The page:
Grandmas Hold AIDS Key in Africa. 1/6/10
The backbone of their communities, they have the power to invoke change
I'm still reeling from my two-week trip to Swaziland and South Africa with the Grandmothers to Grandmothers Campaign of the Stephen Lewis Foundation.
I was expecting to hear some heartbreaking stories and to recognize the courage these grandmothers show. But I wasn't expecting the depth of the need, or the sheer inventiveness these women display in order to hold their families together.
The grandmothers I met came together in Swaziland from May 6 to 9, 2010, at the invitation of Siphiwe Hlope of SWAPOL -- Swaziland Positive Living. The 500-strong group came from 13 African countries to take part in the first-ever Grandmothers Gathering held on African soil, and were joined by 42 of us -- Canadian grandmothers who raise funds and awareness for our African sisters.
They shared stories of desperate need and devastation as a result of poverty and the ravages of the HIV/AIDS epidemic.
Miraculously, they also shared stories of inventive ideas, community building and income-generating projects that, in community after community, country after country, are turning loss and despair into reconstruction and support.
Ann from the WEMIHS project in Kenya shocked and then delighted me with her story of how she counselled suicidal grandmothers.
In the year before she was hired, she said, 12 grandmothers, in despair at the deaths of their children, sat on the graves of their children to wait for death.
"If you dare die on me," she threatened her therapy group with a laugh, "I will come to your funeral, take you out of your coffin and beat you back to life. And, if you want to die again, you'll have to get my permission first. You can't die -- your grandchildren need you."
As she spoke, her face sparkled with the liveliest energy and good humour; I could just imagine her chasing despair from those women.
Only two grandmothers died that year, and the others went on to become leaders of other grandmother groups, reaching out further into the community. They are now sharing ways to make money and to deal with rebellious teenagers.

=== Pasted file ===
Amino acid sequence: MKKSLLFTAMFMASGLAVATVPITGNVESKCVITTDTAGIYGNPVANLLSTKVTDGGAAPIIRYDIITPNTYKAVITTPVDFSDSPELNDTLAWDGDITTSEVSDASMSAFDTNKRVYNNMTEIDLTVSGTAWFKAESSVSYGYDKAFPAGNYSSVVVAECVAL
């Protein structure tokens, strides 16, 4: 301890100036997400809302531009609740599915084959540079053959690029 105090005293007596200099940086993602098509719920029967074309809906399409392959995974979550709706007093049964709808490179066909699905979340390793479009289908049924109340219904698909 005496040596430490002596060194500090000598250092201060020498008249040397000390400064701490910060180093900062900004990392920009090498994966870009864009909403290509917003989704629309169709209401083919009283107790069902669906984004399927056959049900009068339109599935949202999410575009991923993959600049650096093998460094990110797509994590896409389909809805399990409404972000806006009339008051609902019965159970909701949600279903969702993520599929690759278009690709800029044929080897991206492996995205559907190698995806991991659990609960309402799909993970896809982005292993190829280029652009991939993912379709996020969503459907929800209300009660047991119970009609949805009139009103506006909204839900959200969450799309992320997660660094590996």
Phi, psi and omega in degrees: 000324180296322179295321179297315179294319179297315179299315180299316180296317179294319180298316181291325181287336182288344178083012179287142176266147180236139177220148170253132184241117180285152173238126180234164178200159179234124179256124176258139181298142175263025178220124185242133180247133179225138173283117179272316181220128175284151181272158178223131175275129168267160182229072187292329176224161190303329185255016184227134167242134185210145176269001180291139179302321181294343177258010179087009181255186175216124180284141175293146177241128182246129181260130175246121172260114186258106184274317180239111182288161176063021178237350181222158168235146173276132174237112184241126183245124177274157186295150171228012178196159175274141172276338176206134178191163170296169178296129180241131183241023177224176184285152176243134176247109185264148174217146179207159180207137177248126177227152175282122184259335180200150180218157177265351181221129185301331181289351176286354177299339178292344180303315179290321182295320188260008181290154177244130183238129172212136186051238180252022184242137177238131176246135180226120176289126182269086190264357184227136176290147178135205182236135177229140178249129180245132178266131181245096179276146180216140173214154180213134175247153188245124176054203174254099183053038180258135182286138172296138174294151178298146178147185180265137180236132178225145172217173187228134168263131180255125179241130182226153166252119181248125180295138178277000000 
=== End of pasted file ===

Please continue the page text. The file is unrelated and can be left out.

"First you stop them dying, then you help them find a reason to live; once they're on their feet again, they'll develop amongst themselves a means to live better," said Ann.
On May 7, we went to workshops to learn from each other such innovative ideas as Table Banking. Once a month, a group of 10 to 12 grandmothers put about $2 into the pot, which is split between two grandmothers for their income generating project that month.
They must repay the borrowed amount with agreed interest. If they do, all is well, and another two grandmothers share the new larger pot.
If not, then all the others put in extra for the one who defaults; as close neighbours, they know well what problems she may have faced.
"But," asked one cautious grandmother, "what if I hoe, but my neighbour doesn't?"
The workshop leader smiled.
"Then, my friend, you all DISCUSS what to do with her."
The laughter around the room left no doubt it would be better to have the bank foreclose on you than to be DISCUSSED by your friends.
One day in South Africa sticks out in my memory, when we went to Pretoria to visit Tateni, a project supported by the Stephen Lewis Foundation.
As I walked into St. Francis Church hall, the waiting African grandmothers burst into song, so rich and full of harmony it felt like a physical wave wrapping around me.
What a welcome!
One grandmother pointed to a photo of my two grandsons with my daughter Helen and said: "Your daughter? Ah, still alive. Not mine."
She told me that she had lost eight of her nine children, most to AIDS.
The African grandmothers repeatedly thanked us for coming, but we were the ones who felt an immense gratitude to them for welcoming us so warmly and for teaching us about courage and perseverance in the face of overwhelming loss.
On the Grandmothers March, as I marched through the streets of Manzini, Swaziland, with up to 2,000 African grandmothers and supporters chanting songs of power and solidarity, I felt a growing conviction in my heart: African grandmothers are the backbone of their communities, and they have the power to turn the tide of AIDS in Africa.
Their clarion call to the international community goes out in the Manzini Statement: "True sustainability is in the hands of grandmothers and other community activists. Africa cannot survive without us. We call on you to deliver on your promises."
Lisbie Rae is a member of Grandmothers of Steel, part of the Grandmothers to Grandmothers Campaign, supporting the work of the Stephen Lewis Foundation in more than 300 projects in sub-Saharan Africa. On June 12, she will join grandmothers across the country as they walk between them the distance across Canada in a National Walk. The Hamilton walk starts at Hutch's at Van Wagner's Beach at 9 to 11 a.m. Support African grandmothers by sponsoring Lisbie Rae or another walker at grandmotherscampaign.org/ nationalwalk.html